In an article titled ‘Why You Shouldn’t Be Bedazzled by Modi’s LED Claims’, The Quint on 21 April published Amitabh Dubey’s fact-check on the Modi-led government’s scheme – UJALA – to distribute millions of low-cost, energy efficient LED bulbs in the country. The author in his article raised doubts about the government’s claims about the financial and energy savings of these LED bulbs, asserting that these are based on “dodgy maths.”
Energy Efficiency Services Limited (EESL), the central government company that is implementing the scheme, sent a clarification on the article on 22 April. The Quint reached out to the author for his rejoinder on the clarification.
EESL’s Clarification on Energy Savings
The state-owned Energy Efficiency Services Ltd. (EESL), disagreed that LED bulb usage should be taken as 3.5 hours/day rather than 8 hours/day, pointing out that the former figure was recommended by the United Nations Framework Convention on Climate Change for carbon credits when actual usage data are unavailable.
The energy savings calculations in BLY and the first set of LEDs programme in 2014 was based on the carbon finance methodology AMS-II. J where the CDM Executive Board of UNFCCC allowed 3.5 hours of usage in case a deemed savings approach was taken, without any monitoring.
EESL in its clarification said that in its DSM and PWC surveys conducted in 35 DISCOMs they found out that bulbs were used for more than 5- 6 hours.
“It is in this context that a conservative estimate of 5 hours has been taken for calculation which is borne out by detailed survey of usage not just in 1 state but across 35 DISCOMs,” they said.
EESL’s Clarification on the Wattage Reduction
Furthermore, it said that an Andhra Pradesh government monitoring survey carried out by “two leading educational institutions” found that actual usage was even higher at 8 hours/day. It said the outcome of the study was:
- Usage hours and energy savings of the installed 7W LEDs that replace 60 W incandescent were recorded and monitored on real-time basis
- RFID/GSM tags are fixed on LEDs that in turn uses a computer chip and antennas to record and transmit real-time measurements to a web enabled system that is remotely accessible
- Original Estimated Operating hours: 3.5 Hrs | Actual Operating Hours: 8 Hrs
- Original Estimated Annual savings: 227 MU | Actual Annual Savings: 381 MU
Therefore, the assumption that the programme translates into savings that are only 36-41 percent of what the government claims is false.
Since EESL has not provided copies of these reports, it is difficult to independently verify these claims. For one, it is erroneous for EESL to state that “5 hours has been taken for calculation” when the original PwC report cited, and available one the government’s UJALA website, clearly states on Table 24 that bulbs are assumed to be operating 8 hours/day, 320 days/year.
It was also widely reported on 21 February 2016 that the Andhra Pradesh government-sponsored study of the districts of Guntur, Anantapur, Srikakulam and West Godavari (the same ones covered by PwC), by Andhra University in Vishakhapatnam and the Hyderabad-based Engineering Staff College of India, found that the actual average energy saving per LED bulb was 73.7 kilowatt hours (kWh), considerably lower than the 133.6 kWh that PwC projected.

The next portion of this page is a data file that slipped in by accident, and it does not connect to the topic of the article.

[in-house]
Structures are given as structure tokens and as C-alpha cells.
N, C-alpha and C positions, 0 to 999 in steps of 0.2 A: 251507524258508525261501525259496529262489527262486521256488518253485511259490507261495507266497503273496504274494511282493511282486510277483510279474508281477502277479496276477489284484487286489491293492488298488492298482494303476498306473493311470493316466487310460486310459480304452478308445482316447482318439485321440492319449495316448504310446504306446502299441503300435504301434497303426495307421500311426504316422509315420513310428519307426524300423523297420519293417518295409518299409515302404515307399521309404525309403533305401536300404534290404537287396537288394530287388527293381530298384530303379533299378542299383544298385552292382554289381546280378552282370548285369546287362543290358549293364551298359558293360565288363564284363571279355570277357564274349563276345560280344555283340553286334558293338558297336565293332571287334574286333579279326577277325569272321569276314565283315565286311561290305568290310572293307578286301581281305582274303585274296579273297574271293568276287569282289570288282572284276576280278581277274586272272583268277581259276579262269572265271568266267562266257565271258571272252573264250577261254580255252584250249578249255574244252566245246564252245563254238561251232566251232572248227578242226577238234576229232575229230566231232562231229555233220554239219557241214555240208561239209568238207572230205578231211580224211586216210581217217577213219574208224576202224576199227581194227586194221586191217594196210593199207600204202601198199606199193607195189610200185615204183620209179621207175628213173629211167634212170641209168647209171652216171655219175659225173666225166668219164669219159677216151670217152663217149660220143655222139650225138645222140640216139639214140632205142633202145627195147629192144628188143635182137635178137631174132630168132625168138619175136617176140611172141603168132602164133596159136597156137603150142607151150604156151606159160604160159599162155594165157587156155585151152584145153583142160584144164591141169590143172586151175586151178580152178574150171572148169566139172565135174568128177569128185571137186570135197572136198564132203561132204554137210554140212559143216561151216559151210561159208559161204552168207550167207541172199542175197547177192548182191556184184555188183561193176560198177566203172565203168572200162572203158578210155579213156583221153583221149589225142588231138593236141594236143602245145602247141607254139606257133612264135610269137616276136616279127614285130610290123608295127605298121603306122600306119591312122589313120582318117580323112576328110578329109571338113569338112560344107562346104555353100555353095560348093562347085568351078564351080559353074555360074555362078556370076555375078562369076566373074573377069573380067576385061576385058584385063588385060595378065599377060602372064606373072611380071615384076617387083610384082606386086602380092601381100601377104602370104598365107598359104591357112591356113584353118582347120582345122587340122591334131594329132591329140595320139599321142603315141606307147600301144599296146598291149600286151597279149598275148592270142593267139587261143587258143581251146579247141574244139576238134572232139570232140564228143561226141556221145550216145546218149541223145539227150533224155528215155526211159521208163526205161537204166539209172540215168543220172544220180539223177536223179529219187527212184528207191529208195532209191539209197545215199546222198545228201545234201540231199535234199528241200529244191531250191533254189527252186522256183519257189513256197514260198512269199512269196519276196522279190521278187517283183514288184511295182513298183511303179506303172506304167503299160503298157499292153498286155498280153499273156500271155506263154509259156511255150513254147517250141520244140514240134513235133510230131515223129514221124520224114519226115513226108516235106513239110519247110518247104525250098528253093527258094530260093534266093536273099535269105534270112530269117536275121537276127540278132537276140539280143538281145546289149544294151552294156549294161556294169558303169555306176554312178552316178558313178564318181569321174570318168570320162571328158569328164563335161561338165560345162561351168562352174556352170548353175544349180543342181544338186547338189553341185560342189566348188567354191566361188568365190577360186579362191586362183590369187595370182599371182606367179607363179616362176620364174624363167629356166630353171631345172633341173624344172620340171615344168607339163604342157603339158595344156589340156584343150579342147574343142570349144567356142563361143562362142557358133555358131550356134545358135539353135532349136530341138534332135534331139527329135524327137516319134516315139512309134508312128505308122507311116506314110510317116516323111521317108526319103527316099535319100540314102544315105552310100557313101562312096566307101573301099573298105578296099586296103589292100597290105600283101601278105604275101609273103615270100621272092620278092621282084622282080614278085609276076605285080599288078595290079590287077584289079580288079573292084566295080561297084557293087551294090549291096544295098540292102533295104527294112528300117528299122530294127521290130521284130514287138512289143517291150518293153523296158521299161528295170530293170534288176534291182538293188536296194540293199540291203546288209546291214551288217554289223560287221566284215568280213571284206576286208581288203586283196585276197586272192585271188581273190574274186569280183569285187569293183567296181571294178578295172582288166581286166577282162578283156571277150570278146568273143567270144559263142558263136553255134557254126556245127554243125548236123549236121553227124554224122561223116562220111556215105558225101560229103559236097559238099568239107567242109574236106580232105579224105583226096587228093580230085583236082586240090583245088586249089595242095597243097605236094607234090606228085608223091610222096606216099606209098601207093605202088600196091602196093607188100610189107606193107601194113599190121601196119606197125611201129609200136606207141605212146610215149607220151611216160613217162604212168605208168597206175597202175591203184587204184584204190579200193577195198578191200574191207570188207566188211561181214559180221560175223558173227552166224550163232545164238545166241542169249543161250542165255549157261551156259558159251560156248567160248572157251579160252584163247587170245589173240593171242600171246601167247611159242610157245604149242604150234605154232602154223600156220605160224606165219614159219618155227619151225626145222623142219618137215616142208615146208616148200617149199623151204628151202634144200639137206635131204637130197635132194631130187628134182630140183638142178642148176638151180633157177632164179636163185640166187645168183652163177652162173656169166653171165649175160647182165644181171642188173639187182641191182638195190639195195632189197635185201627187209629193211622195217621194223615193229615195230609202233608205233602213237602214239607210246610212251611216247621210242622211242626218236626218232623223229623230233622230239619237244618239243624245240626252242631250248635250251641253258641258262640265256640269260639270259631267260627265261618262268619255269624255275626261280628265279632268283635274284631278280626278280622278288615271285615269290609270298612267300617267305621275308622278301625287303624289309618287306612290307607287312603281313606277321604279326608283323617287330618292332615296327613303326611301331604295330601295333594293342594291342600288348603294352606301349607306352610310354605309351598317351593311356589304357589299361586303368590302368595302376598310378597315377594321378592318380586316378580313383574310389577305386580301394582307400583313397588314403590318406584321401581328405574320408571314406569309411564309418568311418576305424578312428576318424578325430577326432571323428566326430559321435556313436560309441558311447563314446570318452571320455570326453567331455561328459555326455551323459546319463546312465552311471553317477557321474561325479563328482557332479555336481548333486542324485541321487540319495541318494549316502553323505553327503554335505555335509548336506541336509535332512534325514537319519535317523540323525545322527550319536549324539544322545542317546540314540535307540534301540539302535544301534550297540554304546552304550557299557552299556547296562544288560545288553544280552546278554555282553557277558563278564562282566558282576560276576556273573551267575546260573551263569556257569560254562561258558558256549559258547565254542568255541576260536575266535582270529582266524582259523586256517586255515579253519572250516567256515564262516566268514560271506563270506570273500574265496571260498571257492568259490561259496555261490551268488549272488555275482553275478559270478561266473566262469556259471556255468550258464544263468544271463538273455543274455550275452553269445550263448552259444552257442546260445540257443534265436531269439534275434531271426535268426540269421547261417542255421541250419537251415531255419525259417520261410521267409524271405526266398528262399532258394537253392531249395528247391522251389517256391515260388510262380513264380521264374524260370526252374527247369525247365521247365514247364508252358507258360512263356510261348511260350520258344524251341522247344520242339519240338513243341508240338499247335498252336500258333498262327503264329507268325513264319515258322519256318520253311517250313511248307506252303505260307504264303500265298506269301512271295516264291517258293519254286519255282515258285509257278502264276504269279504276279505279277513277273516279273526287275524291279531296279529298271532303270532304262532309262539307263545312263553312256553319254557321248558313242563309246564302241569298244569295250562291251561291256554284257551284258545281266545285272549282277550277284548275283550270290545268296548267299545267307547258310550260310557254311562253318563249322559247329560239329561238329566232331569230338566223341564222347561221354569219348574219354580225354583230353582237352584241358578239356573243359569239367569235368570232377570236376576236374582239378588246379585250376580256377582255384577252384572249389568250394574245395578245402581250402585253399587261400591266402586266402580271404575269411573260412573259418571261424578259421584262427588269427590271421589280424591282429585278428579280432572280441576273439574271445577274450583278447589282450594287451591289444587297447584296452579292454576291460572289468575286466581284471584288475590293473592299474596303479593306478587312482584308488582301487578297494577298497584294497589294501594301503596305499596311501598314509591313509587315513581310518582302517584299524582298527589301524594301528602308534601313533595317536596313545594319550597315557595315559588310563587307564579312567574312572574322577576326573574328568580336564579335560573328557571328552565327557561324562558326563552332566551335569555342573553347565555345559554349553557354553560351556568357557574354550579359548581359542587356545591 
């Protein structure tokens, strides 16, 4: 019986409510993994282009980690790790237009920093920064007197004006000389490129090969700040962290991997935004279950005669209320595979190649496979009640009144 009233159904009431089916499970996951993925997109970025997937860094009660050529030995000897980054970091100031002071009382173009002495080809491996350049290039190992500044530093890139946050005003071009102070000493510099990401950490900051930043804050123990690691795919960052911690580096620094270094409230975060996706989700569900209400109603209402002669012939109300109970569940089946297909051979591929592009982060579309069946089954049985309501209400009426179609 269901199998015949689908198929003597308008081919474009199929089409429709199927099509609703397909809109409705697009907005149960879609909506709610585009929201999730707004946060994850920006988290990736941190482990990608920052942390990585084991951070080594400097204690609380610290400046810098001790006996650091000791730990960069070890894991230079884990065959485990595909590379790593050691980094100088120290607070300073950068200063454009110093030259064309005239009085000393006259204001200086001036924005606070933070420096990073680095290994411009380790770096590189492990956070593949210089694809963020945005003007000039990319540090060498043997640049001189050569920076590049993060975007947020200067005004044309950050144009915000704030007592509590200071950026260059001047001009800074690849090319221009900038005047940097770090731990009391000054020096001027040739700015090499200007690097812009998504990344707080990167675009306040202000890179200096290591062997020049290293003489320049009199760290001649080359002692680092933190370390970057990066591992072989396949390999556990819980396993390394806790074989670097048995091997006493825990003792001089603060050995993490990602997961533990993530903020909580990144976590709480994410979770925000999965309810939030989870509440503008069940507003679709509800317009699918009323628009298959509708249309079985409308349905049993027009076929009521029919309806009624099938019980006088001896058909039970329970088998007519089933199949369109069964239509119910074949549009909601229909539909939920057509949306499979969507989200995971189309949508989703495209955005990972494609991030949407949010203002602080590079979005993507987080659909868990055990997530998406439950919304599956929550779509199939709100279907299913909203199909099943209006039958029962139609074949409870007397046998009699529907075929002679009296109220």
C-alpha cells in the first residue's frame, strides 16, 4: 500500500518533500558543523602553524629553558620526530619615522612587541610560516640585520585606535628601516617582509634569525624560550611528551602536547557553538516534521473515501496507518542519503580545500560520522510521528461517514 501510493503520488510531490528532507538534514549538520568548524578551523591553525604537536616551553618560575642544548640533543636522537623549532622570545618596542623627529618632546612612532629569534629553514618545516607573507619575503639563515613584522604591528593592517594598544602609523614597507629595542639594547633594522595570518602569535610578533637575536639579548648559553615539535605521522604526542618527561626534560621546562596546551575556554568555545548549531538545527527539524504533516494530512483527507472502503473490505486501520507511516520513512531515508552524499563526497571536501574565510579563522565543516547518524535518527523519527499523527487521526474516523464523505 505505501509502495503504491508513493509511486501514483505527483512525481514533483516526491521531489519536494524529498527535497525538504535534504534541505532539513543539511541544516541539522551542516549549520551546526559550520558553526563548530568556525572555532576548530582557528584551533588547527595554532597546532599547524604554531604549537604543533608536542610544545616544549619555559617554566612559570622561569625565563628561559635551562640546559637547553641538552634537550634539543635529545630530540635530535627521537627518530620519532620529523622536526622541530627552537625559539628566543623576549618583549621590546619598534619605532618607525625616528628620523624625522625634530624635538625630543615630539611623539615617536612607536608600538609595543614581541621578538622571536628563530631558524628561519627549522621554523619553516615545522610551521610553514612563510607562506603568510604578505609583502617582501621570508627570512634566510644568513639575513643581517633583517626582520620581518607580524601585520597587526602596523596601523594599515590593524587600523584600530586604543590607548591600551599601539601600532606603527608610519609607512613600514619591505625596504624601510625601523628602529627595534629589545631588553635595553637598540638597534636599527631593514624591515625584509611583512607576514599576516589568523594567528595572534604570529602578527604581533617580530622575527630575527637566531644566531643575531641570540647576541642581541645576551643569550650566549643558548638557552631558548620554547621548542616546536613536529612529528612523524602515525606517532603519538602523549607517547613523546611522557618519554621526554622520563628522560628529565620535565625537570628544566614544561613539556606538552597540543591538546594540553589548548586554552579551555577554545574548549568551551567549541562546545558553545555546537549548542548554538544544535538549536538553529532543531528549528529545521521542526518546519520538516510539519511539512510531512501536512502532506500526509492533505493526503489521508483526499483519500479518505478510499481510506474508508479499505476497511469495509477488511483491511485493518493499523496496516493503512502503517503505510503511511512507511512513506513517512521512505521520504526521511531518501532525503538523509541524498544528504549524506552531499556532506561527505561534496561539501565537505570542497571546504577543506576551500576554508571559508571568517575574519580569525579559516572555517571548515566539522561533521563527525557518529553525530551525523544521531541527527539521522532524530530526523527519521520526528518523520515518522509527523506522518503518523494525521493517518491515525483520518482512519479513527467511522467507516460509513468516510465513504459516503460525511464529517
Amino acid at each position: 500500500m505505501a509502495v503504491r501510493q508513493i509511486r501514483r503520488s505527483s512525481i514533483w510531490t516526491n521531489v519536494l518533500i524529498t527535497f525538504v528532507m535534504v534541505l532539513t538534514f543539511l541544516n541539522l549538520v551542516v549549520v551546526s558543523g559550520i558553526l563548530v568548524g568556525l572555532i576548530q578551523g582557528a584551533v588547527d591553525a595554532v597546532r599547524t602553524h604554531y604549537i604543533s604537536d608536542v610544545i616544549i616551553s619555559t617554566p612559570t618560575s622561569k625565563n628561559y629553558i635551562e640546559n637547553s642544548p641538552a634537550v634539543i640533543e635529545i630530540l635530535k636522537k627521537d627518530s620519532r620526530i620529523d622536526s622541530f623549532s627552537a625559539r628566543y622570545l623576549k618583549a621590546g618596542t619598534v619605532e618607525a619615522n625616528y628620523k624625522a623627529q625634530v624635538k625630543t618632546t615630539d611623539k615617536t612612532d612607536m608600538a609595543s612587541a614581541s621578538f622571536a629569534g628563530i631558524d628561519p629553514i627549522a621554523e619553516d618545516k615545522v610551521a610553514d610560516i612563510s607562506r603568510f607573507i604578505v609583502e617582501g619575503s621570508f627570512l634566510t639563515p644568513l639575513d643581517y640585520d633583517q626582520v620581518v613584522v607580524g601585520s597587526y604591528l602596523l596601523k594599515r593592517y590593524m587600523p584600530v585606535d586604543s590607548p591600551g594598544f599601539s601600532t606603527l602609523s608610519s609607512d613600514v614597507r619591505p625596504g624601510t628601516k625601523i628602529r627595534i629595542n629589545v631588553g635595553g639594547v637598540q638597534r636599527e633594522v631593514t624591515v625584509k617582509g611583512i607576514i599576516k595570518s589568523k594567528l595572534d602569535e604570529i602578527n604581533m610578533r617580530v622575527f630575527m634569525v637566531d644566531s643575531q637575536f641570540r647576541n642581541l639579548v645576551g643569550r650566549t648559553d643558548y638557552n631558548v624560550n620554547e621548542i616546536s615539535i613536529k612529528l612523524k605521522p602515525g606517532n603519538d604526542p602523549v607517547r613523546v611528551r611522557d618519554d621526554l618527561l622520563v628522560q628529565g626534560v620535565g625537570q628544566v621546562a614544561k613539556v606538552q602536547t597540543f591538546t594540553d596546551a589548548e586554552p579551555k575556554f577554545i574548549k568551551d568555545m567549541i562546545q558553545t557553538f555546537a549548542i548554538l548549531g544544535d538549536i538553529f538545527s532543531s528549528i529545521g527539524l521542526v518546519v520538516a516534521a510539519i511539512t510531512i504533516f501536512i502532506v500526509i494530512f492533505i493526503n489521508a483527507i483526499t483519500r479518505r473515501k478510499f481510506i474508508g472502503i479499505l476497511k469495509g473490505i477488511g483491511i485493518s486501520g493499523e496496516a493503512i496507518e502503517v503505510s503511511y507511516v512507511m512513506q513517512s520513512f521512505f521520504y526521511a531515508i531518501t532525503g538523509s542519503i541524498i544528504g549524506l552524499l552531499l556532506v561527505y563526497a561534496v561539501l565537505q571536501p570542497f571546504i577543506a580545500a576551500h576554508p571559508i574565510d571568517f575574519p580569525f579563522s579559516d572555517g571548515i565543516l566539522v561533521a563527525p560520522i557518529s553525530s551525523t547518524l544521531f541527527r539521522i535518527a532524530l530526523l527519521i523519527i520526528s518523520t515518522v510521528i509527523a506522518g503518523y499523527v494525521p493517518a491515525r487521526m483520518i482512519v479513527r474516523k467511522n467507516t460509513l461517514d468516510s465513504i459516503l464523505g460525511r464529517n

Assuming that both reports used the same methodology, this suggests that the actual LED bulb savings are 55 percent of what the government claims.
After the original analysis was published, Twitter user Somnath Mukherjee pointed out that the PwC study assumed an electricity price of Rs 3.50/kWh, which may have further inflated the projected financial savings from LED adoption.
EESL also said that as per the industry statistics, “the 60W incandescent bulb constituted 70% of the volume of bulbs sold and the balance was 100W and 40W having 20% and 10% share” and the replacement would be as under:
- 100W - 9W LED
- 60W - 7W LED
- 40W - 5W LED
The weighted average wattage reduction will work out to 52.3W when all 77 crore incandescent bulbs are replaced. The reduction in peak demand will be 40,271 MW. However, the target has been kept at 50% of the above taking into the consideration that the peak incidence factor of bulbs is 50% - that is during peak time, only 50% of the bulbs are working. Therefore, the target for UJALA for peak demand reduction is 20,000 MW.
Consider the electricity tariffs offered by the Uttar Gujarat Vij Company Ltd in northern Gujarat. Depending on whether you are a rural, urban or “below poverty line” user, your first slab of 50 kWh/month of electricity costs somewhere between Rs 1.50 and 3.50 per kWh; with night-time usage between 10 pm and 6 am attracting a charge of Rs 2.60/kWh.
The true cost of the electricity used by LED bulbs, in northern Gujarat at least, is likely less than Rs3/kWh for the first slab in which the bulk of households will fall, rather than the assumed Rs3.50/kWh. This suggests that savings may in fact be inflated at two compounding levels: (1) the calculation of average use of a bulb and (2) the rupee savings per hour of usage.
To sum up, these inconsistencies need to be clarified, and I look forward to EESL releasing the methodology and findings of the various studies mentioned above. Until then, there is still reason to believe that the government’s projection of savings from LED bulb adoption is based on dodgy maths.